Although class doesn't start until April 1, 2008, I'm scheduled to go back to Stanford today. When I arrive at Harry Byrd International Airport, they tell us that our flight is horrendously oversold, and I offer up my seat, as I can happily spend another day chilling out with the missus. They take my seat, and rebook me for the following day, flying to San Francisco through Chicago, Illinois.

March 31, 2008

Chicago was a bad choice. United Airlines calls me around lunchtime to tell me that my flight in 3 hours is cancelled, and rebooks me on an evening flight into Dulles International Airport, and then a late flight to San Francisco International Airport, which is a routing I'd rather have taken anyways. I like Dulles, and I don't like snow mixed with travel.

I get to the airport an hour or so before my flight, and check in and go to the gate. We're told that we have a half hour delay, which will make my connection tight, but passable. Eventually, half an hour becomes 2 hours, which then becomes 3 hours. The connection just ain't happening. I talk to the gate agent about rebooking my flight, and he says

I'm busy. Go out of security, and talk to the ticketing counter.

Ok. Sadly, that's a solid half mile walk at Richmond, so I take all my bags, and haul on over. They rebook me on the 9:30 AM flight out of Dulles. It will be tight making it to class tomorrow.

I go through security, get back to the gate and the gate agent has convieniently disappeared, with no one to ask questions of. After 3 hours of waiting, me and the 3 other people that stuck out the long wait board the plane, and head to D.C. Luckily, my family could pick me up from the airport, and I'd have a bed to sleep the night in.

April 1, 2008

Had I started driving when I was originally supposed to fly, I think I would be in California by now. I wake up at 6 AM, bright and early in the morning, and catch a ride over to the airport with my mother. The ticketing agents send me to multiple ticketing counters, since my itinerary has been changed, but eventually, I get checked in and go through security. I decided to stand by for the flight an hour earlier, and go to that gate. I was, once again, the last person to clear standby, and I got a superb middle seat. Oh well. I was going to have a middle seat on the next flight anyways. This is not going to be fun. I'm 6 foot 3 inches, 230 pounds, and I'm a college athlete, so this is going to be a tiny seat.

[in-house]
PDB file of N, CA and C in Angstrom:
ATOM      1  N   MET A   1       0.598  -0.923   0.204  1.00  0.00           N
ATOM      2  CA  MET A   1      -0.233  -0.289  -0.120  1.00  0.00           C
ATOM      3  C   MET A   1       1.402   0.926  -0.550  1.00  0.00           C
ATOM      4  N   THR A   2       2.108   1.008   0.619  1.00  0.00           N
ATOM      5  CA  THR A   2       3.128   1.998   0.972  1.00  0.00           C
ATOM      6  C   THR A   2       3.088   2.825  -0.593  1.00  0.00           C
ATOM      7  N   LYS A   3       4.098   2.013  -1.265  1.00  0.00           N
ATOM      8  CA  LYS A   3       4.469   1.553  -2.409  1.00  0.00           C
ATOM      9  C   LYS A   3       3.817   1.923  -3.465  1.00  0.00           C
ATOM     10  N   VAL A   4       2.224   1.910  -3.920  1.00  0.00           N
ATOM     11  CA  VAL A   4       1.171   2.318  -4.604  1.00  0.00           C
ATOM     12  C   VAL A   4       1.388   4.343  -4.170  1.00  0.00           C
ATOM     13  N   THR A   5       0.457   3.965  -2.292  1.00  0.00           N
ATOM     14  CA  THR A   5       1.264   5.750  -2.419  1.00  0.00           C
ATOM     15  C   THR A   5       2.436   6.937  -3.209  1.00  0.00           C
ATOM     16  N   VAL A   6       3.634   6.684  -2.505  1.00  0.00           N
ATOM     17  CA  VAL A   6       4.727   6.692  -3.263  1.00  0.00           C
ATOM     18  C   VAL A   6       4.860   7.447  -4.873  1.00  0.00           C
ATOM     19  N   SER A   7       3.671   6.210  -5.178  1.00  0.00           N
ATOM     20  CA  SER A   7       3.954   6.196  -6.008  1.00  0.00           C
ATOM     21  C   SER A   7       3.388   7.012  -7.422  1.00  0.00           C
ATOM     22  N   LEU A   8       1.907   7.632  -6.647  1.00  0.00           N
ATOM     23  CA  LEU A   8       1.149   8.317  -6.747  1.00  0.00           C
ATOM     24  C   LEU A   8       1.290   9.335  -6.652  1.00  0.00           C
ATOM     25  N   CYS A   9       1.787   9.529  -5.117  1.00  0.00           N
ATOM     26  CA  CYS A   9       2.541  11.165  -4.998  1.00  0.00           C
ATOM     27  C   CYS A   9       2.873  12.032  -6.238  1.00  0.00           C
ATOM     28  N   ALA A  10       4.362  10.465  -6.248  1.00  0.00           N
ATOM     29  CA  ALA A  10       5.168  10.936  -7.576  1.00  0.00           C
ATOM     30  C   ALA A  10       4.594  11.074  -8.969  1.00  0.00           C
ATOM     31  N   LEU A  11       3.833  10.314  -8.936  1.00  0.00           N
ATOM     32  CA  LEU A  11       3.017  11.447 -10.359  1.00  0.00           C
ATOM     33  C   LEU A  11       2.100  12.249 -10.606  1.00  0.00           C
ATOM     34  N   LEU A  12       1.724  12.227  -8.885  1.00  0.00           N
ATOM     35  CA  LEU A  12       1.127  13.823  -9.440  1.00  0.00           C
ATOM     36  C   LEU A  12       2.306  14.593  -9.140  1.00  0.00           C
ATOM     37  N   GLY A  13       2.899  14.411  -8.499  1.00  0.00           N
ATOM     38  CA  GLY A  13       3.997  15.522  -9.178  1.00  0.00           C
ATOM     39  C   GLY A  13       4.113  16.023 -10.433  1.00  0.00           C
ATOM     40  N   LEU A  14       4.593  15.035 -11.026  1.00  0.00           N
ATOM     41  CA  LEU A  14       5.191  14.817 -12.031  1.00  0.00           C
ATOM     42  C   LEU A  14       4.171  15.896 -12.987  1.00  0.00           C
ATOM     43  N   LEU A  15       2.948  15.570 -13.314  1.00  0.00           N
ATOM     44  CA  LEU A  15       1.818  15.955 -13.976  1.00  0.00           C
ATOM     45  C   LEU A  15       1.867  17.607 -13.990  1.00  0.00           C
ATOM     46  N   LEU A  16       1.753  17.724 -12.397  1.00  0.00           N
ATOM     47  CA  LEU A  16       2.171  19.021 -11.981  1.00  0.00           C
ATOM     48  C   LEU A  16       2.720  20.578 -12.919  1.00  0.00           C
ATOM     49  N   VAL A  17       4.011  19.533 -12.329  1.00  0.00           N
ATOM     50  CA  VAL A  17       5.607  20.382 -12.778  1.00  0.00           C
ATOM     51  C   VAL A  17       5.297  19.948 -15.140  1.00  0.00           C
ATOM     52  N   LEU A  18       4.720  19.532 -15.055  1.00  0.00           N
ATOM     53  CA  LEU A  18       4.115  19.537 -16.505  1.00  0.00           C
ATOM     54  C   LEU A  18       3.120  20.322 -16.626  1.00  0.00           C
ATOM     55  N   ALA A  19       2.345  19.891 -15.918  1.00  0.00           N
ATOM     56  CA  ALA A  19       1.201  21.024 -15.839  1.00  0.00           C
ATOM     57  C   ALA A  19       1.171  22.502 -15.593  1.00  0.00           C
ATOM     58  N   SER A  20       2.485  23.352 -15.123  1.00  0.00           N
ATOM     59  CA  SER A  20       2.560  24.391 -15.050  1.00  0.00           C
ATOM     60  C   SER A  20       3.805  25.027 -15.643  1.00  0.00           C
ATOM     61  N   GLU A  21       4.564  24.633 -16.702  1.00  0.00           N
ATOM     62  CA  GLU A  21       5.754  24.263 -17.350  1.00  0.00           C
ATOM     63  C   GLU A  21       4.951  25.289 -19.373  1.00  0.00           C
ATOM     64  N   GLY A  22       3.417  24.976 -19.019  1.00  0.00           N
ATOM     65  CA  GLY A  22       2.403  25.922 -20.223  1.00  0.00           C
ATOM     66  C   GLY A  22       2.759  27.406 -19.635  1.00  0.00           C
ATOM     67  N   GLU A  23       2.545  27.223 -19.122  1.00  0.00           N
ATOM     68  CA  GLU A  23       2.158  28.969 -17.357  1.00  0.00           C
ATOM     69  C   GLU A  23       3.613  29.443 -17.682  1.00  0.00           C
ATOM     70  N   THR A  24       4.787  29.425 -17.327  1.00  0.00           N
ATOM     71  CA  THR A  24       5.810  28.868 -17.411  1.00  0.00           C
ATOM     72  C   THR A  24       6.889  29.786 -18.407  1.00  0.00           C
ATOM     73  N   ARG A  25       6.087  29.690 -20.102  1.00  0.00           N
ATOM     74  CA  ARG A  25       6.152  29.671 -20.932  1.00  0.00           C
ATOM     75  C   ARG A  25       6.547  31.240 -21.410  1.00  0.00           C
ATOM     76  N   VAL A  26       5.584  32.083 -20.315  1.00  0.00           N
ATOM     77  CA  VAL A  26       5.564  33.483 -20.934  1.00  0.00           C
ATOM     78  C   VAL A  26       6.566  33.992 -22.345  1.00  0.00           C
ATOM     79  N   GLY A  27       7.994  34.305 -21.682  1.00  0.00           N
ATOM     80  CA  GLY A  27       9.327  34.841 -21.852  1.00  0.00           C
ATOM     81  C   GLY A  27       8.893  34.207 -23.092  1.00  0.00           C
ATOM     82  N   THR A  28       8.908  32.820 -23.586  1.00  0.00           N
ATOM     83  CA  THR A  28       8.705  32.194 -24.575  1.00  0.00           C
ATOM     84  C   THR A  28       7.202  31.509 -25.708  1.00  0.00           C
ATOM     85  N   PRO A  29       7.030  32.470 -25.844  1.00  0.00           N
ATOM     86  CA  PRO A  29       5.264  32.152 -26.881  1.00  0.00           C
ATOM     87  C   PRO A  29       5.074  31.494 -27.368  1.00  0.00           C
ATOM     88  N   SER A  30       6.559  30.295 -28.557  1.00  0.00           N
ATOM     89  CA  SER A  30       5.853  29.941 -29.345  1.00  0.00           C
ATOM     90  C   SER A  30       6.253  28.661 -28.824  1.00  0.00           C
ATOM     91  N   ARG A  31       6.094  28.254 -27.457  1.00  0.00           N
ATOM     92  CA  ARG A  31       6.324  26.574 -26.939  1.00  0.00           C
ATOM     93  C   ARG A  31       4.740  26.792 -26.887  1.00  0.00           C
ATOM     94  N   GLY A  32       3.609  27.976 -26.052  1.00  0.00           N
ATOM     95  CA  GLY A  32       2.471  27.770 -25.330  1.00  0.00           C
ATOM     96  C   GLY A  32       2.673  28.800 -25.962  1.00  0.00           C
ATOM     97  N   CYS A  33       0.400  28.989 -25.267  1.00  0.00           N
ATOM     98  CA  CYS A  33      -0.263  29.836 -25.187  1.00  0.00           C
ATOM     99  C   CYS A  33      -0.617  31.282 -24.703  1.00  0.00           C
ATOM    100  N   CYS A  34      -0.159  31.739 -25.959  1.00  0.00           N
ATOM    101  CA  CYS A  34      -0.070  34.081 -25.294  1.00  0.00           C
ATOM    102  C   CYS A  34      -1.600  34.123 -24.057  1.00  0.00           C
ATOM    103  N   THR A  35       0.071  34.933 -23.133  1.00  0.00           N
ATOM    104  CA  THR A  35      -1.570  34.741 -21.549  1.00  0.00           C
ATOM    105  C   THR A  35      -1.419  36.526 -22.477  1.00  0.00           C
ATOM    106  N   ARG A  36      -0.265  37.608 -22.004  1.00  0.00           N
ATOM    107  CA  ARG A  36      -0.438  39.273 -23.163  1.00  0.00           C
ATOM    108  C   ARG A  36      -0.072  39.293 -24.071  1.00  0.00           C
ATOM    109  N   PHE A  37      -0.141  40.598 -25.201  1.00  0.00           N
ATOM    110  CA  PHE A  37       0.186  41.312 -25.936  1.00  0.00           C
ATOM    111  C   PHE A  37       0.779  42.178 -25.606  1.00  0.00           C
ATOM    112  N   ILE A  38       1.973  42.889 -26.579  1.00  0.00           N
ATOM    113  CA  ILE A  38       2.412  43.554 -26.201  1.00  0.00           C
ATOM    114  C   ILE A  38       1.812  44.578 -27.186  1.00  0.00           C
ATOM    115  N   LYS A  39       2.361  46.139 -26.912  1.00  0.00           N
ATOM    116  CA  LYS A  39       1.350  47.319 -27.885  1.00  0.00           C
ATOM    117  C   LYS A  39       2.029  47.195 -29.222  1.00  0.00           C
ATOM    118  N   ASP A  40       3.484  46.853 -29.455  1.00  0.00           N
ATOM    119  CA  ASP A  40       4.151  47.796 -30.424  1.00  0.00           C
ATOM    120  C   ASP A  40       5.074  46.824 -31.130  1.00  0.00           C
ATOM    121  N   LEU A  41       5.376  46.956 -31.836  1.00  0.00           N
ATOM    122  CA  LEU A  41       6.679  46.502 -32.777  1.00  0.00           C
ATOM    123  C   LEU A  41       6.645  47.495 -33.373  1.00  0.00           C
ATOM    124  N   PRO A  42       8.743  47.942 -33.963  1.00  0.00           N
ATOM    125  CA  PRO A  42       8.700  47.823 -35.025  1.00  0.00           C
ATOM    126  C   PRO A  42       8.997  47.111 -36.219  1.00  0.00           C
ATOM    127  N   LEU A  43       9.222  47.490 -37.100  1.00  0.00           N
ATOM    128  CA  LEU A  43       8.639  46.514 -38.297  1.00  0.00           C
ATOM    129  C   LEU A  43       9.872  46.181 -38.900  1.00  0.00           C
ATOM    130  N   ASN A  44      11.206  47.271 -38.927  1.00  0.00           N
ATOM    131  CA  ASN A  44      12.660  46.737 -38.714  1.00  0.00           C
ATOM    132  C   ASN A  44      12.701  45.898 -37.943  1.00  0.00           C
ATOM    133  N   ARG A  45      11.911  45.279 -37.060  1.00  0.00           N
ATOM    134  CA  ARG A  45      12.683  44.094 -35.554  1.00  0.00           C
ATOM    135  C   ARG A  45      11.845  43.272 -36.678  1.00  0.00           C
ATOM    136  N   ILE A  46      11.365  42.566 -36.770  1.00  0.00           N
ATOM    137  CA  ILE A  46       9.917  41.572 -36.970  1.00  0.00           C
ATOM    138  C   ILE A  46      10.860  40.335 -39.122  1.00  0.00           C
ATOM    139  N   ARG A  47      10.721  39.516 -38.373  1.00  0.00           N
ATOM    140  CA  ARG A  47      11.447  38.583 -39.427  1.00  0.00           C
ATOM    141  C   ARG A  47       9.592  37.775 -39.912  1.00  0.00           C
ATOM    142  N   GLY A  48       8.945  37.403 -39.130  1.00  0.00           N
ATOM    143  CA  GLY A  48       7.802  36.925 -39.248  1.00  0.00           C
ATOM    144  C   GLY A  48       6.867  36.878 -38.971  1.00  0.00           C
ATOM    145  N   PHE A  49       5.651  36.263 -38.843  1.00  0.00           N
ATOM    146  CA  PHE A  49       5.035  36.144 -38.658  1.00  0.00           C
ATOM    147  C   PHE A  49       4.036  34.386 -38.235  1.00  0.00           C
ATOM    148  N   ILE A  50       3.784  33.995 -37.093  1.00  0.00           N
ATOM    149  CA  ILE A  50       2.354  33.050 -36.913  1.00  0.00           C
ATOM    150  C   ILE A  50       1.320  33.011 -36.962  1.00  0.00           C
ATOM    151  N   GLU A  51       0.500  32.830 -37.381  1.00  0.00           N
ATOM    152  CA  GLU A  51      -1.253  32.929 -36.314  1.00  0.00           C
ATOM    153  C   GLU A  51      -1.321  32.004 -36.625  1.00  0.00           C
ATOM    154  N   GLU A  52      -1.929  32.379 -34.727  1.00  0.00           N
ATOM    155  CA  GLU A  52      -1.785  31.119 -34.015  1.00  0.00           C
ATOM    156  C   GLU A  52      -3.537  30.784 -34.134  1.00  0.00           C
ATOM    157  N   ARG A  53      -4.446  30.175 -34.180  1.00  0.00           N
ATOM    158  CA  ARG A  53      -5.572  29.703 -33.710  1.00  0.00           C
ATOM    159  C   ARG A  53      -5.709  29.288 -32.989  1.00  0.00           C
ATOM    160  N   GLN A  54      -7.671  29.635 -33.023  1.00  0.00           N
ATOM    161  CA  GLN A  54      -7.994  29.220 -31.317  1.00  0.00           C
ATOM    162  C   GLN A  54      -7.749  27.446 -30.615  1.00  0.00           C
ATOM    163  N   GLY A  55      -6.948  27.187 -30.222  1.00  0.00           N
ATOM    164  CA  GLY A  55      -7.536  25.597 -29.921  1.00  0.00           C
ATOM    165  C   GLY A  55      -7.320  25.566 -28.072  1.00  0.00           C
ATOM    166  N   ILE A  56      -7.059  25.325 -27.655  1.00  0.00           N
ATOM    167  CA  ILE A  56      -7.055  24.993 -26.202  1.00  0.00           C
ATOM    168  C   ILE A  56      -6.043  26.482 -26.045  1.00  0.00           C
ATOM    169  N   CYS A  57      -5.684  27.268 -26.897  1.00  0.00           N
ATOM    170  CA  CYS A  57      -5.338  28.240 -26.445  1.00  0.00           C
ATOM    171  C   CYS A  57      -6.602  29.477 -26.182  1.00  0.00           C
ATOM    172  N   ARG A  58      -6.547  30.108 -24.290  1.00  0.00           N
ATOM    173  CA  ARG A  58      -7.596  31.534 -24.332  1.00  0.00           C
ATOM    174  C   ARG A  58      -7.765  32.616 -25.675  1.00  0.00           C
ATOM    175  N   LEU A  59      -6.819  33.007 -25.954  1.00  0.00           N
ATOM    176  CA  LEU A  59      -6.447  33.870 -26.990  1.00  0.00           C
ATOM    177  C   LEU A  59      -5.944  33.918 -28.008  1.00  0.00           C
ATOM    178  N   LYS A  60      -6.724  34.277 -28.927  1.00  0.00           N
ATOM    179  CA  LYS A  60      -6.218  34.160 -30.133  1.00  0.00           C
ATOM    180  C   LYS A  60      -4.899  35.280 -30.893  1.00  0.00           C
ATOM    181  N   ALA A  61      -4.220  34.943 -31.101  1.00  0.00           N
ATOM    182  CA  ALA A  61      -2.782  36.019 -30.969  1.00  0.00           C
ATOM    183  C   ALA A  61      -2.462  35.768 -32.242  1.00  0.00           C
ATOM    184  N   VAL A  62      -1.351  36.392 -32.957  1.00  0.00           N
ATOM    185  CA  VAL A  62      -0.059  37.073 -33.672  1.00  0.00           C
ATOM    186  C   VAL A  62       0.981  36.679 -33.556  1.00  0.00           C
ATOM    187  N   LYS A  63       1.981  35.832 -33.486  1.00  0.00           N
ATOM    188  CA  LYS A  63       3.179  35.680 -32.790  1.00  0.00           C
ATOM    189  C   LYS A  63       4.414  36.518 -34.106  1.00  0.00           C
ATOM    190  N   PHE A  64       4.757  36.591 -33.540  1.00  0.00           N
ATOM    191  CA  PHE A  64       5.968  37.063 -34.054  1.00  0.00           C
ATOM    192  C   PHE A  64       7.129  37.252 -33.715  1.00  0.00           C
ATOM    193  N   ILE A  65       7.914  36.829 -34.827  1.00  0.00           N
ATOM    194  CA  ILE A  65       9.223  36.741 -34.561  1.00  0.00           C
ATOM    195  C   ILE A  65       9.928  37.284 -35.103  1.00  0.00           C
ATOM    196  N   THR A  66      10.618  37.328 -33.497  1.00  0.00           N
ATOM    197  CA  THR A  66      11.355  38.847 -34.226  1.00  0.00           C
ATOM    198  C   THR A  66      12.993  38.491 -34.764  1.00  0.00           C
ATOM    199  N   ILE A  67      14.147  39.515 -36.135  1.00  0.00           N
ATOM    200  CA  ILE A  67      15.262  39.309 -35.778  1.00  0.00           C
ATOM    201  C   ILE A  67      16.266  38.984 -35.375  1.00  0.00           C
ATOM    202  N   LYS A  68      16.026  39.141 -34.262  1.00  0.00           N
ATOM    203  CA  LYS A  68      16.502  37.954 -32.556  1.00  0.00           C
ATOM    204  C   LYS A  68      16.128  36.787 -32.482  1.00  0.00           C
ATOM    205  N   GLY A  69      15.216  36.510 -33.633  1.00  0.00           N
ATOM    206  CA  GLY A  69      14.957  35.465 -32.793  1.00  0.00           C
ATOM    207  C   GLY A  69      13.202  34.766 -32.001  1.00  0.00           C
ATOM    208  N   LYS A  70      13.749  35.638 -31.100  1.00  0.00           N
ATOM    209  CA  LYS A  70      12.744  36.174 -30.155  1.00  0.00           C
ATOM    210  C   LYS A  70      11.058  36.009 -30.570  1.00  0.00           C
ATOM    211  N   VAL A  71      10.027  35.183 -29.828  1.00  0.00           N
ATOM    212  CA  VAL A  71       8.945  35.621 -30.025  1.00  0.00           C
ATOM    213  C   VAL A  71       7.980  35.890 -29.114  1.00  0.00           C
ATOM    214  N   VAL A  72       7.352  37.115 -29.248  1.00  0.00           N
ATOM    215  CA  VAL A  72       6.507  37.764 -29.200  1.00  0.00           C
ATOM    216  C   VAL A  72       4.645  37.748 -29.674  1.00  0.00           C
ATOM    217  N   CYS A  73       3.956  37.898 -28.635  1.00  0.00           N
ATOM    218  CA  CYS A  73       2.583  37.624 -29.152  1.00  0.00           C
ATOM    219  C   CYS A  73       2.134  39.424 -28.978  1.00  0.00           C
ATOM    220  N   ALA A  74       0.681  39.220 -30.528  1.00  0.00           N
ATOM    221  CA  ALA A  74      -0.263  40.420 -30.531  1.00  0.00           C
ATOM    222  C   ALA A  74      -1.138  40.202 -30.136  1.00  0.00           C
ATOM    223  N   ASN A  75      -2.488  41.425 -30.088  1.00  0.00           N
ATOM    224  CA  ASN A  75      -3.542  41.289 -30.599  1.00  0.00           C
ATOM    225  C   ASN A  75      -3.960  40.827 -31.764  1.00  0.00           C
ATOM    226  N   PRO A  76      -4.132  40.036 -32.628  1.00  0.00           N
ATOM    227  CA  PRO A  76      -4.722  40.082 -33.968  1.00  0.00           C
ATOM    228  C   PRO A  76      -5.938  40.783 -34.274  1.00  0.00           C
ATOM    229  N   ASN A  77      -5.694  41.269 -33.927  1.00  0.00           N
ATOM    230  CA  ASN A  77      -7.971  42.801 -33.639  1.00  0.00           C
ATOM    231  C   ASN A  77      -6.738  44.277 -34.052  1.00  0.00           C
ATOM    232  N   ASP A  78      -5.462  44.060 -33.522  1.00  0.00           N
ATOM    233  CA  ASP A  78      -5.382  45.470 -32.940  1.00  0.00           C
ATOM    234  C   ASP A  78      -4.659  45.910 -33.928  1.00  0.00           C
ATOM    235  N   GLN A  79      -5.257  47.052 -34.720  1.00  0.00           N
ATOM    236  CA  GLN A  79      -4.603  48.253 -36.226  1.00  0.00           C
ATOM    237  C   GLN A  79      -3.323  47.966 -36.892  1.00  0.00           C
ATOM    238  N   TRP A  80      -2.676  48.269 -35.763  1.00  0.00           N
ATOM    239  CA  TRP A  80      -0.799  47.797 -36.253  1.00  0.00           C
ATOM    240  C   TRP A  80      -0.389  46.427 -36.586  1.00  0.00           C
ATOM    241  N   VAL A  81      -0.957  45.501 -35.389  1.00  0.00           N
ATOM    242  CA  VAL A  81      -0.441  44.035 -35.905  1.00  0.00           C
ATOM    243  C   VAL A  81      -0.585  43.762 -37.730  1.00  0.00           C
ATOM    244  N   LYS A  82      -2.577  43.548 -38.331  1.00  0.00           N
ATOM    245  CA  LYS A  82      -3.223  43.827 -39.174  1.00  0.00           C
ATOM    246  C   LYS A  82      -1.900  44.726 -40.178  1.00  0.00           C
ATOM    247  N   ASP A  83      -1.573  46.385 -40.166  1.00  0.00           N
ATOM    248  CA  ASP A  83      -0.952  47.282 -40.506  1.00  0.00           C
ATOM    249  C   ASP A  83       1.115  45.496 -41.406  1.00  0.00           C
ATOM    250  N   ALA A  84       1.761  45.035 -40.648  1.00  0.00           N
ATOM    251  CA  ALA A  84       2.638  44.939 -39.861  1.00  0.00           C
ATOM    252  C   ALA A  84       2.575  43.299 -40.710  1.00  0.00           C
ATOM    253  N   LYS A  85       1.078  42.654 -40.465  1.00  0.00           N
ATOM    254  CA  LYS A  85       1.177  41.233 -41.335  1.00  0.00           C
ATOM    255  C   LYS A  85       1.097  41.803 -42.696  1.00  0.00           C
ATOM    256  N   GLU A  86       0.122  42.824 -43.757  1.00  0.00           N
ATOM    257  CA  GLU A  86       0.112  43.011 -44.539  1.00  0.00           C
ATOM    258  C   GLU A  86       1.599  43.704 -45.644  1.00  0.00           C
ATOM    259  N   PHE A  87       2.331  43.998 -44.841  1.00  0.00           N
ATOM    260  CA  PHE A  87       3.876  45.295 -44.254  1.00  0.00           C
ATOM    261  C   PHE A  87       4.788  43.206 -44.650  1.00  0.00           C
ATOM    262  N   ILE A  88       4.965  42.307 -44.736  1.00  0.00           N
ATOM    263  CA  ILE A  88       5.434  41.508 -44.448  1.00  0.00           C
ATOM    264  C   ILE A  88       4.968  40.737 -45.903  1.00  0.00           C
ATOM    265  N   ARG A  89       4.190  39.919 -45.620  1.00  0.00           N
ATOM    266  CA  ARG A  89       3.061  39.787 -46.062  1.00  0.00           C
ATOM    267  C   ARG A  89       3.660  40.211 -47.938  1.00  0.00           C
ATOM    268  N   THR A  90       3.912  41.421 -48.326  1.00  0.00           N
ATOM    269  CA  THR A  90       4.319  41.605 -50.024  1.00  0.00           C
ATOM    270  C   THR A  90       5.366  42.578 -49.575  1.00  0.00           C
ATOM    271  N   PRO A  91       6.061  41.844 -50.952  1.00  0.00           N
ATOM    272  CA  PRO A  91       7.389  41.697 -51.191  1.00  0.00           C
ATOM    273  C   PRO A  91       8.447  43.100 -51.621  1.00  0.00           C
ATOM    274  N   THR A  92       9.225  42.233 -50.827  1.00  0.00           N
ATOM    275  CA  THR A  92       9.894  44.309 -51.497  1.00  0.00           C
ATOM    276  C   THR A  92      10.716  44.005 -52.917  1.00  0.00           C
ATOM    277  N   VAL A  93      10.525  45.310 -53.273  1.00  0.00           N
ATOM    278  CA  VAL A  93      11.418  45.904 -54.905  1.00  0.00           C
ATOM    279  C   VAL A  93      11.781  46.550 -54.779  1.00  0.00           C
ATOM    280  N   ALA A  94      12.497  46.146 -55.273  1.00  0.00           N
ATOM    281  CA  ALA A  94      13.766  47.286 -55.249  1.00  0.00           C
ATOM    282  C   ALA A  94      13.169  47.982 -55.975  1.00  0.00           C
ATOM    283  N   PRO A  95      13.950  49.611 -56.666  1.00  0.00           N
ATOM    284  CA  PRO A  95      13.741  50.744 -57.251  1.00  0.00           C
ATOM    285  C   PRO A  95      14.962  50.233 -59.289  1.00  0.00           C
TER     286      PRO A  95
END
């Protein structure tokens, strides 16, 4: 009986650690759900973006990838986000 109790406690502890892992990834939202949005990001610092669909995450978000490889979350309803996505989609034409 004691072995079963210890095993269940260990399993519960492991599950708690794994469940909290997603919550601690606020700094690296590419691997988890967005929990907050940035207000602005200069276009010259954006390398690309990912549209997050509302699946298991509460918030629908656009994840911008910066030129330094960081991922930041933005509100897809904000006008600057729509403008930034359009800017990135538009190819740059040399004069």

I type this from the plane right now. The service has been pretty dismal. They made me pay $5 to buy a plastic fork and knife, and every time I've requested something from one of the flight attendants, he's ignored me and disappeared. Somehow, my laptop's battery didn't charge fully overnight too, so, I might lose entertainment. The one thing I can say that is very good is that my seat is surprisingly roomy, as far as a middle seat in coach goes.


For those of you who read all the way through and somehow didn't pass out, start crying, or just outright pass away, here's a quick little recap of what's happened:

  • First flight out got cancelled
  • Ticketing agent cannot use clock
  • They took my seat away on my second flight
  • 4th flight was cancelled
  • 6th flight was mildly delayed in New York, New York
  • 9th flight was overbooked and I gave up my seat
  • 10th flight was delayed
  • Misconnected in D.C., and had to rebook my 11th flight

All in all, here are the major stats:

  • First trip: Delayed arrival a total of 14 hours
  • Second trip: Delayed arrival a total of 1.5 hours
  • Third trip: No delay
  • Fourth trip: Delayed arrival a total of 1 day, 19 hours, of which 1 day was voluntary
  • Time spent in aiports/airplanes: ~40 hours
  • Itinerary changes: 8

Problems with travel

Now, for the reason you are reading this node: what are the things that need to be fixed with air travel? Although one could easily say that the problems all lie with the airlines, that would be a lie. We'll go through this step by step.


Of course the FAA can't control the weather. However, the FAA can control the amount of flights that occur by giving airlines less departure slots and less arrival slots. They can also try to get airlines to consolidate flights; this is less convenient for the consumer as it gives you fewer options, but it would lead to less planes and less delays. When I was sitting in Richmond, Virginia last night, 4 flights came in from Chicago in the span of an hour. That's not efficient.